In MG2, Eqs. (1) and (2) are solved together with the conservation equations for qc, qi, Nc, and Ni [see Eqs. (6) and (7) in MG2008]. Following MG1 and MG1.5, all microphysical process rates except sedimentation, cloud ice melting, and homogeneous freezing of cloud water are calculated from the prognostic variables updated after applying tendencies from droplet activation, cloud macrophysics (cloud water condensation and evaporation), shallow and deep convection, boundary layer turbulent mixing, and grid-scale advection over the time step. These microphysical processes (except for the three mentioned above) are calculated from the same state and then added together (process split). Checks are made to ensure conservation of all microphysical prognostic variables, and process rates are reduced based upon the available mass for a given species at a rate linearly proportional to the unscaled process rates so that tendencies cannot result in negative mass or number for each hydrometeor category or water vapor. The prognostic variables are then updated, followed by calculation of sedimentation for all prognostic cloud and precipitation variables in MG2 using the first-order upwind method (substepped as needed for numerical stability so that CFL < 1 for the largest mass-weighted fall speed in the vertical column), as employed in many other microphysics schemes. This method is also used to calculate sedimentation of the prognostic cloud variables in MG1 and M1.5, but sedimentation of precipitation is treated diagnostically as described above. This is a key difference between MG2 and the earlier versions of MG. In all versions of MG, melting of cloud ice, homogeneous freezing of cloud water, and saturation adjustment (to condense any excess supersaturation with respect to liquid water generated by the microphysical process rates) are calculated after sedimentation. This is done because these are considered “fast” processes and this limits excessive liquid water colder than the homogeneous freezing threshold (−40°C).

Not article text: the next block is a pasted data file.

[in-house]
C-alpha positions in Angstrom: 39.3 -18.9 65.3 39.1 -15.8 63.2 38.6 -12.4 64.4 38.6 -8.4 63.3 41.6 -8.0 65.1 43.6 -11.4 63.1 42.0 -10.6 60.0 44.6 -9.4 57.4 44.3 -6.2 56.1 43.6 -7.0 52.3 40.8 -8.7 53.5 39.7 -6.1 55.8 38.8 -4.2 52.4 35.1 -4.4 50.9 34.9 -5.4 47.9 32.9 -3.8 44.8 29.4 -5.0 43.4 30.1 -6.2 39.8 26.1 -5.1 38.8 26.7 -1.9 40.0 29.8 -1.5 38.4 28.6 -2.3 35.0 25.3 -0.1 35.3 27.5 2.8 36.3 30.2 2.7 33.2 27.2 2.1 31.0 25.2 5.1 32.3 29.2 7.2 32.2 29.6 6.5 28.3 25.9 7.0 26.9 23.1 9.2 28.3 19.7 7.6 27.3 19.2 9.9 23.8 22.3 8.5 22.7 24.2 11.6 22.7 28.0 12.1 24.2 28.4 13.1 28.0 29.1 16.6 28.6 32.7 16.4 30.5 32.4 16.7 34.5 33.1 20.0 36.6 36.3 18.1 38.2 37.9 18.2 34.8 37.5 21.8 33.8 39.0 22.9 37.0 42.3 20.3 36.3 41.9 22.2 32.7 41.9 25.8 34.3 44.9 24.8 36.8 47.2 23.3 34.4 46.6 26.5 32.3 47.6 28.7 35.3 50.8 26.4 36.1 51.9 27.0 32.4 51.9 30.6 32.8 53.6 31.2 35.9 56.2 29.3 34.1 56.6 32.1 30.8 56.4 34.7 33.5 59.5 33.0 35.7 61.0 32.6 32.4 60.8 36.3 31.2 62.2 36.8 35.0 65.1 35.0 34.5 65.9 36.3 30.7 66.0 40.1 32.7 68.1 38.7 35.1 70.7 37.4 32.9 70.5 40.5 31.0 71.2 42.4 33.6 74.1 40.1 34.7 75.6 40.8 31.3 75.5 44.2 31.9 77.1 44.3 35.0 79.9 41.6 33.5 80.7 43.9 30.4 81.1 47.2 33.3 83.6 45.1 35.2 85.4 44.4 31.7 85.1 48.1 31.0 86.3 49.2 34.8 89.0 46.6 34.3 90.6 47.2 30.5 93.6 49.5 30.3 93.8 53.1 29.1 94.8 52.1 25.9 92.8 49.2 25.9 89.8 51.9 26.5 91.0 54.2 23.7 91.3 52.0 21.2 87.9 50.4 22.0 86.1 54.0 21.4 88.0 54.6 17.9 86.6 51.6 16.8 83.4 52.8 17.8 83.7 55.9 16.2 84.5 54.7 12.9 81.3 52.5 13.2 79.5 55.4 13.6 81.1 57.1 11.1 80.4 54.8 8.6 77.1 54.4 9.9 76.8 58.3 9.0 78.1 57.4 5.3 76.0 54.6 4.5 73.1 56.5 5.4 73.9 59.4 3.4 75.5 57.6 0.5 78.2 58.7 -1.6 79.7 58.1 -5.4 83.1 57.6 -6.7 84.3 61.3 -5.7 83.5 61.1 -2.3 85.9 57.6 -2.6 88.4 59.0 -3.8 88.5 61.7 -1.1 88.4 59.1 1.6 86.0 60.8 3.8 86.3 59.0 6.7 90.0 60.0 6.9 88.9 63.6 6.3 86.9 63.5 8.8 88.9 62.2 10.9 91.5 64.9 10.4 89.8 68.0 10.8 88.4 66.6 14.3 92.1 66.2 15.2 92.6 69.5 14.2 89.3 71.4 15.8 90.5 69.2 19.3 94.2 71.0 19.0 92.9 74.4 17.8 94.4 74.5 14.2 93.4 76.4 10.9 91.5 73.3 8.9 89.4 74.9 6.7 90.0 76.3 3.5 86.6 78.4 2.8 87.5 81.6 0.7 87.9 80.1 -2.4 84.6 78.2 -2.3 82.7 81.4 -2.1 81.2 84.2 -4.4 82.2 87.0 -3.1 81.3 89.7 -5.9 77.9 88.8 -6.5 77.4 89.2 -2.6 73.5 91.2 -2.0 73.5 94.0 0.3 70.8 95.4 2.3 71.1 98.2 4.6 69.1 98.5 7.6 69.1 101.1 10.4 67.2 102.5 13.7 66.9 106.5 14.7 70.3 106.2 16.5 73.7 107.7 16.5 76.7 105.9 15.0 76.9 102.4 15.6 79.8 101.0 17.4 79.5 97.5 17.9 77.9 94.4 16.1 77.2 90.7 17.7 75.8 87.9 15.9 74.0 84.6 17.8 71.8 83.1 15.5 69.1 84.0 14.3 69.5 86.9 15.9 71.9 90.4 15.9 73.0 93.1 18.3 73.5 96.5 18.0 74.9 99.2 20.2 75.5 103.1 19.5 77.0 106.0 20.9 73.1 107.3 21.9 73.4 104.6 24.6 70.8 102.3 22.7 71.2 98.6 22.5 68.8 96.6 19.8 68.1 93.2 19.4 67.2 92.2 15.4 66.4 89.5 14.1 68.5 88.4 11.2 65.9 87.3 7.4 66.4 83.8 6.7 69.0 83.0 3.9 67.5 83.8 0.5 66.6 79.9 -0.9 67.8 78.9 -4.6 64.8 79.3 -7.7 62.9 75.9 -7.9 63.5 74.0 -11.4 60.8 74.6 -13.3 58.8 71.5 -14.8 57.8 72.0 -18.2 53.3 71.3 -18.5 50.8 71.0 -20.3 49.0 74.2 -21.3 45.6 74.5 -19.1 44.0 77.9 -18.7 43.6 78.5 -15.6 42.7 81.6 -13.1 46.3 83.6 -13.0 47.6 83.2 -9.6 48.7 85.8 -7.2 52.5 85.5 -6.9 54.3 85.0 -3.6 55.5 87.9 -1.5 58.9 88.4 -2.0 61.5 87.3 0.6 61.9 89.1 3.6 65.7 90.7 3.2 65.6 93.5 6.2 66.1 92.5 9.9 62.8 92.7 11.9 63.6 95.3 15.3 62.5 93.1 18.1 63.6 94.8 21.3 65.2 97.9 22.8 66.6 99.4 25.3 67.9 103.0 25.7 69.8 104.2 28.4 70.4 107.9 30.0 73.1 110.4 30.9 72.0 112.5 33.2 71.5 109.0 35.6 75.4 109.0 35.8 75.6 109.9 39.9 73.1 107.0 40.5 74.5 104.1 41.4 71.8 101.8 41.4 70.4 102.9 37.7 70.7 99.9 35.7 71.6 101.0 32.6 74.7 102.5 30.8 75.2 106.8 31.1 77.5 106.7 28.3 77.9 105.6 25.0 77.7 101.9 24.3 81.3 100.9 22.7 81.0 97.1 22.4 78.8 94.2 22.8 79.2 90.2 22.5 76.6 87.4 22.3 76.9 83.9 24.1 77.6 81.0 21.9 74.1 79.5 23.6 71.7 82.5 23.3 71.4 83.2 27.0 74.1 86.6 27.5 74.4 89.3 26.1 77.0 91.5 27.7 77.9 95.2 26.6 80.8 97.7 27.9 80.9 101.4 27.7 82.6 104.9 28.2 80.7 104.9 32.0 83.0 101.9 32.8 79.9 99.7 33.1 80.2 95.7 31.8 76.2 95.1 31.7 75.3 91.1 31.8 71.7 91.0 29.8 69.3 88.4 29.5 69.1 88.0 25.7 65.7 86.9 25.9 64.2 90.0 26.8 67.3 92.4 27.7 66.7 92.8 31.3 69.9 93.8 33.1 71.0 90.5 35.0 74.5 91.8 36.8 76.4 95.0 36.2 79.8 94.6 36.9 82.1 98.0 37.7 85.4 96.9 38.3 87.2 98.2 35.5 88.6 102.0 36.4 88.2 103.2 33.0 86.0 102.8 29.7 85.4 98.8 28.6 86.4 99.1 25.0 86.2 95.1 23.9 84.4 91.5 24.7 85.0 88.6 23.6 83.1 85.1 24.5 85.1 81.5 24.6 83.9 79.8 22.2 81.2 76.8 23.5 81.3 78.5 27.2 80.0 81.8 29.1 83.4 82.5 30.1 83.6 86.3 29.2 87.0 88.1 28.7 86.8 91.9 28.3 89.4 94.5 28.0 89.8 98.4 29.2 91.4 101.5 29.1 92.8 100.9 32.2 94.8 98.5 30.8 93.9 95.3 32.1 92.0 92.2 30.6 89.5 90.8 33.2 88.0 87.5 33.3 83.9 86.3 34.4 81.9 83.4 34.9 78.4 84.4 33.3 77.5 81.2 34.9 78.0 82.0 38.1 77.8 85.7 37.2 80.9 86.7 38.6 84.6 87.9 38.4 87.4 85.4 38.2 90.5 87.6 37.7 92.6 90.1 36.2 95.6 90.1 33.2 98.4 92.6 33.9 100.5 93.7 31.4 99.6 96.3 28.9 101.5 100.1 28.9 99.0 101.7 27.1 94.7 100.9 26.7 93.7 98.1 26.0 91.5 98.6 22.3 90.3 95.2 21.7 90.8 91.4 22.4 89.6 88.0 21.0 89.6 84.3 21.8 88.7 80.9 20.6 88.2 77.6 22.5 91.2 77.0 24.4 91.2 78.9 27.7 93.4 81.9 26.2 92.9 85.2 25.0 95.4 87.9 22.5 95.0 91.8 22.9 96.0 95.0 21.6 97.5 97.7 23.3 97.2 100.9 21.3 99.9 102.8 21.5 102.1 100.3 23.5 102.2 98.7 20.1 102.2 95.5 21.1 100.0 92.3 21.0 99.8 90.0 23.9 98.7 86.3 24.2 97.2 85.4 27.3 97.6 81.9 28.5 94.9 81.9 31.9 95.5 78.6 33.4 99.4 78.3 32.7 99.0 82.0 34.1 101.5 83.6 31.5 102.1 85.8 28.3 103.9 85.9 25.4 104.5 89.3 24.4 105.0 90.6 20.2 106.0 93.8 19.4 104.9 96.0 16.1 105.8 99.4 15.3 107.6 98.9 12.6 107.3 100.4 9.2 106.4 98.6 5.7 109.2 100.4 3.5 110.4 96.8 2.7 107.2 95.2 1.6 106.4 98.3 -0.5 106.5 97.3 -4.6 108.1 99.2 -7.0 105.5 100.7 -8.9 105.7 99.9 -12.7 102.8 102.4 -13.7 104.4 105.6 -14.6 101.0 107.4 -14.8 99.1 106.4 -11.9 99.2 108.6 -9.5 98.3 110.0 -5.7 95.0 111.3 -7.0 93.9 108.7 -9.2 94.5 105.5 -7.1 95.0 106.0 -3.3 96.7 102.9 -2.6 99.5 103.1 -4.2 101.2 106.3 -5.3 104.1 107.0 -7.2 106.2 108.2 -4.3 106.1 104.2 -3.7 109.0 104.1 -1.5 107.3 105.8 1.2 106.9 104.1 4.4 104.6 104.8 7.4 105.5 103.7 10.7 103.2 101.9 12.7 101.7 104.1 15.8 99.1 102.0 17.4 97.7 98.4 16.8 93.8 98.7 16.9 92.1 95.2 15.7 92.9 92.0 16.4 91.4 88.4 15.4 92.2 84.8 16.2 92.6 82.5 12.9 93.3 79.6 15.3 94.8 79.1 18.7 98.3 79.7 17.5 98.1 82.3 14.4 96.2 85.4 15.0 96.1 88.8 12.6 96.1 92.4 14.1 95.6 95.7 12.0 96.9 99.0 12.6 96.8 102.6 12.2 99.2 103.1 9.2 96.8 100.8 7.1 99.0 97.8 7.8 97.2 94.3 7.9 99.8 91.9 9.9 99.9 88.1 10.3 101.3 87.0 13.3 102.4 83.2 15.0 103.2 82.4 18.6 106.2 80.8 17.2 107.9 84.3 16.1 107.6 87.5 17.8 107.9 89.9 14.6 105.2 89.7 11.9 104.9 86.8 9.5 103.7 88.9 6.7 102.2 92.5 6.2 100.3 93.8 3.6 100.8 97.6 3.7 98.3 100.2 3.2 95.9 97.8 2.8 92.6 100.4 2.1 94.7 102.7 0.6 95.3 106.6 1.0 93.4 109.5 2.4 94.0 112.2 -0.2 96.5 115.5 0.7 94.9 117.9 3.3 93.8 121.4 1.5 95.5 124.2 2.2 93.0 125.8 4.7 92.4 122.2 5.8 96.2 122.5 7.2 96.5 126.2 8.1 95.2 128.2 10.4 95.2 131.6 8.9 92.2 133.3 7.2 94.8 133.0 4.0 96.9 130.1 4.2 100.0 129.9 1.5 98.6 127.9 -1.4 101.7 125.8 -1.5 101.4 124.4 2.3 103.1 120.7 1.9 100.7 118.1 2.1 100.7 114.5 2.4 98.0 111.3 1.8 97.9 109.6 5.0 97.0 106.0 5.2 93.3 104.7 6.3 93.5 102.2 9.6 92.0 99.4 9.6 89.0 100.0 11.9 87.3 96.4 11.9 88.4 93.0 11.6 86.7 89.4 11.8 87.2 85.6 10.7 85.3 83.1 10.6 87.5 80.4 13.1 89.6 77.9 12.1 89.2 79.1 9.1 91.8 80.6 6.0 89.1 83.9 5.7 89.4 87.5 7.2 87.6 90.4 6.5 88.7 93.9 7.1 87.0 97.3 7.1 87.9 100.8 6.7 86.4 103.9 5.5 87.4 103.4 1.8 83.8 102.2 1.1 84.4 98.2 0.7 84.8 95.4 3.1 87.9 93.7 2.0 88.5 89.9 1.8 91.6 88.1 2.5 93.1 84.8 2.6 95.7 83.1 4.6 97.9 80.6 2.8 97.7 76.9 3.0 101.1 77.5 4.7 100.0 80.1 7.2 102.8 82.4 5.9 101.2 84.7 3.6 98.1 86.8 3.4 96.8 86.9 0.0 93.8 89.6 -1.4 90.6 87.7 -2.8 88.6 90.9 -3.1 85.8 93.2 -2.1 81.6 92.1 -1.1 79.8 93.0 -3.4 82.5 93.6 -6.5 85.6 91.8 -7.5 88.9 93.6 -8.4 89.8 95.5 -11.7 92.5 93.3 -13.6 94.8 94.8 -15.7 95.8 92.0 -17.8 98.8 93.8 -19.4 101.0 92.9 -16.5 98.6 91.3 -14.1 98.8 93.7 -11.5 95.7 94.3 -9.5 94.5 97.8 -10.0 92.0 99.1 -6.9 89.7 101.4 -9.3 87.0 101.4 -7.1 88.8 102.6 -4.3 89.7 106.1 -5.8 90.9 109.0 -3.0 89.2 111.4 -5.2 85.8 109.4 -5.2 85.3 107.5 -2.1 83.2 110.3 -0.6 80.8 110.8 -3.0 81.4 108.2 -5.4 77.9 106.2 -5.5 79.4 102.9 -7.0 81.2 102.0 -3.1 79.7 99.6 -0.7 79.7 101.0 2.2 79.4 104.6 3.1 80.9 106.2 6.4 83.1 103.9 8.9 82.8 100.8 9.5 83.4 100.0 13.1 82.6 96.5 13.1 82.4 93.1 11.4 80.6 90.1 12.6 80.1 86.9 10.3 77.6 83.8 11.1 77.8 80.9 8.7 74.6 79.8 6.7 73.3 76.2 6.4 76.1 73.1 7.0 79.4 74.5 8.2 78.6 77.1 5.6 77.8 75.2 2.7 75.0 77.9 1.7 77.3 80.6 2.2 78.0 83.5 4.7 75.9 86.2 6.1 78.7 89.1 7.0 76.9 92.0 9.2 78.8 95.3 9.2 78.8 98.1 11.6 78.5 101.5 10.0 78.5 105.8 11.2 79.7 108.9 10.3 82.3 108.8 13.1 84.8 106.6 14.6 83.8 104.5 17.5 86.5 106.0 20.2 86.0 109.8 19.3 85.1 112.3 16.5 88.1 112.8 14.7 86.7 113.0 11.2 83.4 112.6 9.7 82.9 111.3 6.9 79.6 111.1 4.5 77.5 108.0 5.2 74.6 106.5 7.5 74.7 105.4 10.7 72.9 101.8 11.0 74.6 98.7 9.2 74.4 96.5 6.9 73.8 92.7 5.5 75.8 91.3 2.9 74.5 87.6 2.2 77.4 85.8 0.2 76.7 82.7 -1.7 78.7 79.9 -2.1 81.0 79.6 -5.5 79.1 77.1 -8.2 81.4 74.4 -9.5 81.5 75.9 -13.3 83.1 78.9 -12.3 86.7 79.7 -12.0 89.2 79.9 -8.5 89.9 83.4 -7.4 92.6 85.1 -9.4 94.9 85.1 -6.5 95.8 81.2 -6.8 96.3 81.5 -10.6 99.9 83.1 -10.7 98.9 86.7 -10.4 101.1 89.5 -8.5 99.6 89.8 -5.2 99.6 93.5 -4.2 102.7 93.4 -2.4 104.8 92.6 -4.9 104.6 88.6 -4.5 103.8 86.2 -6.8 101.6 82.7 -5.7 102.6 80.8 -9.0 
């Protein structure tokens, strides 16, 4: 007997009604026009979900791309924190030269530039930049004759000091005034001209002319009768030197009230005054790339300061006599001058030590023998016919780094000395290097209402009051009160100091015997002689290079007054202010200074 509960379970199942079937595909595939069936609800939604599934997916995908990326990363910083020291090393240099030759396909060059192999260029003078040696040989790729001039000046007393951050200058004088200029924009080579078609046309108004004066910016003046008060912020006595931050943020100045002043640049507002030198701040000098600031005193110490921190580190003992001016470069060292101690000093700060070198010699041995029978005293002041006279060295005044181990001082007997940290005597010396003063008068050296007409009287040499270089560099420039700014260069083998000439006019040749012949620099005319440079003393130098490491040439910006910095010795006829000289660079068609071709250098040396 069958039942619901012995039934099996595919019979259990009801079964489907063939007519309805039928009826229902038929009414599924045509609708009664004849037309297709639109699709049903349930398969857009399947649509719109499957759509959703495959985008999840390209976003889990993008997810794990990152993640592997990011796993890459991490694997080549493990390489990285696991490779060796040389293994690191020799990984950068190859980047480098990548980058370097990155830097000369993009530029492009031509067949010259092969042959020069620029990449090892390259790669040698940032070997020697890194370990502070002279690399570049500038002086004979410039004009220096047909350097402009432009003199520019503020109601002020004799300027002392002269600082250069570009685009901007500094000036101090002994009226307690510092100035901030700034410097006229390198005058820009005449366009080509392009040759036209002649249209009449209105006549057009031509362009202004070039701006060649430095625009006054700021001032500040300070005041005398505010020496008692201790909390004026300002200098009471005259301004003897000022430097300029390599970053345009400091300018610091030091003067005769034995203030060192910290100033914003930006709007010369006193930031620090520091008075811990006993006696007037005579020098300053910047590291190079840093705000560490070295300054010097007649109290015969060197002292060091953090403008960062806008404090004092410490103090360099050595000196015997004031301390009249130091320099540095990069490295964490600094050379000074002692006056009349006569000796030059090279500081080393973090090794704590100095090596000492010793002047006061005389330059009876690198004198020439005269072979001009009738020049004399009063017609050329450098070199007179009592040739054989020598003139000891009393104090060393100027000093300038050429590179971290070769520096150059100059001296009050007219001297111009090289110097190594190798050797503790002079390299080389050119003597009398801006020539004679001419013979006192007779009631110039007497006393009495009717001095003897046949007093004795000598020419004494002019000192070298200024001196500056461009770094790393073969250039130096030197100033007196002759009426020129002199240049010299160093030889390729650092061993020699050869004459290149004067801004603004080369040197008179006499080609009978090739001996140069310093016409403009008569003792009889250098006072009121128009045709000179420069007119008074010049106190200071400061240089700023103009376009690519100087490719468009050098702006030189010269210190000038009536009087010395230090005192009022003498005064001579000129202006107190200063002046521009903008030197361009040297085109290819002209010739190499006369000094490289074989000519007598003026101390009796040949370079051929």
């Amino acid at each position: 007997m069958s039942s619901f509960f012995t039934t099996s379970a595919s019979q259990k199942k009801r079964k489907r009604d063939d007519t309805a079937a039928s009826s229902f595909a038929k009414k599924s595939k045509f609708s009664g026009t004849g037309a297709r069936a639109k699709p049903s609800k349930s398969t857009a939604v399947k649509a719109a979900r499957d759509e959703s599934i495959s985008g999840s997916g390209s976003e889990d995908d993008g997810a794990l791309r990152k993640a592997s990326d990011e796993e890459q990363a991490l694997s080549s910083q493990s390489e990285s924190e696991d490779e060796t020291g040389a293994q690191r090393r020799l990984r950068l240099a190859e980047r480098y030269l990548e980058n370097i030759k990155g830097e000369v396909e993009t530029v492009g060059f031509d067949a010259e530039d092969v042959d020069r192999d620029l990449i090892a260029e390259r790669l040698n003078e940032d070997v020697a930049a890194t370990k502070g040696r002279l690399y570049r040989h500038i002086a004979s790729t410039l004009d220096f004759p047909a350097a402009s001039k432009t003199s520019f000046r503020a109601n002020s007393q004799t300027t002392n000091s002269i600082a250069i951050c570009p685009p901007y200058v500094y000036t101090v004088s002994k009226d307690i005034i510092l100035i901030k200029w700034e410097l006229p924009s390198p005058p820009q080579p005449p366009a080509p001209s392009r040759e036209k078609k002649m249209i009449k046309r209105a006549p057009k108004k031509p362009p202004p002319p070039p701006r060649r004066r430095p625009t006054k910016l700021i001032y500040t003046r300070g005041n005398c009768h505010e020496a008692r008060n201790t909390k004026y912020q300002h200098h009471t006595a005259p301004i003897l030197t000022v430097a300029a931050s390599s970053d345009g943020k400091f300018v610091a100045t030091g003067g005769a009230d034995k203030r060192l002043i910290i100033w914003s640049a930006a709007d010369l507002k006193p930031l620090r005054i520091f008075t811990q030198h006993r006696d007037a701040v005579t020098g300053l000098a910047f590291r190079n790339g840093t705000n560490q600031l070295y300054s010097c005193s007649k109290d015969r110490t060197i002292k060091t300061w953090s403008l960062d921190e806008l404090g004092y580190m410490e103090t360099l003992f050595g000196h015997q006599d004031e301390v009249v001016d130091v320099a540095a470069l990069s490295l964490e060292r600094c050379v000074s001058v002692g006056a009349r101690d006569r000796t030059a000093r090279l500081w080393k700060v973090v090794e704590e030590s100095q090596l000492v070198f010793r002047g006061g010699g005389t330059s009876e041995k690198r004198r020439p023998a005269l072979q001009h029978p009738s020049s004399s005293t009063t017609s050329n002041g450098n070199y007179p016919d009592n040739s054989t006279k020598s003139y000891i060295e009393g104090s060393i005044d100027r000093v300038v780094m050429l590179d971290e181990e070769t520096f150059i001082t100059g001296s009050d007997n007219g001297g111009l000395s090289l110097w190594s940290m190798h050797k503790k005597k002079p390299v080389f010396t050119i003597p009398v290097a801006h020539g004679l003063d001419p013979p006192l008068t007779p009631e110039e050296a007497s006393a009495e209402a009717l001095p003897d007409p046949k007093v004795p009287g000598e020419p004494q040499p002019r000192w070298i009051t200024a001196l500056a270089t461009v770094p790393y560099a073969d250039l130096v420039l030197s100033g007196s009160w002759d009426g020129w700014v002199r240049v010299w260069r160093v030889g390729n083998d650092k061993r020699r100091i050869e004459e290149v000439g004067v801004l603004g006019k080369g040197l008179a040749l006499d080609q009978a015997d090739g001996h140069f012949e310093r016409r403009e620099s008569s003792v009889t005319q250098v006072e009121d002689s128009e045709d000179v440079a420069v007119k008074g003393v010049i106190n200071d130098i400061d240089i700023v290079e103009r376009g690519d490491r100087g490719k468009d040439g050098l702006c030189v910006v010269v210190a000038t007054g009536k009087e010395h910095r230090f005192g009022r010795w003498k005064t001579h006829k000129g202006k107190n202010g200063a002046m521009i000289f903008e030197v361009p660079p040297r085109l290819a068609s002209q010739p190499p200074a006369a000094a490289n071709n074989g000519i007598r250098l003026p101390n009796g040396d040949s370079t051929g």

The code has several additions that we will take advantage of for testing. All versions of MG have the functionality to work with partially cloudy grid boxes and include an assumed subgrid variance of cloud water. The effect of the subgrid assumption is analyzed in Gettelman et al. (2008) and Lebsock et al. (2013). For MG1.5 and MG2, we now allow the code to be switched to work with uniform grid box properties (no subgrid variability of cloud water, and binary cloud fractions of either 0 or 1). All simulations in this paper assume uniform properties in the grid box. This facilitates testing of the code, and makes it testable against other schemes developed for mesoscale models that assume uniform grid box properties. To facilitate testing we have also enabled the code to use a fixed drop and/or ice crystal number. In addition, we have altered how the code can be substepped to enable better and more flexible coupling with the large-scale condensation (cloud macrophysics). The substepping and coupling is not used here (except substepping of sedimentation for prognostic precipitation in MG2 as described above) but is described in more detail in Part II.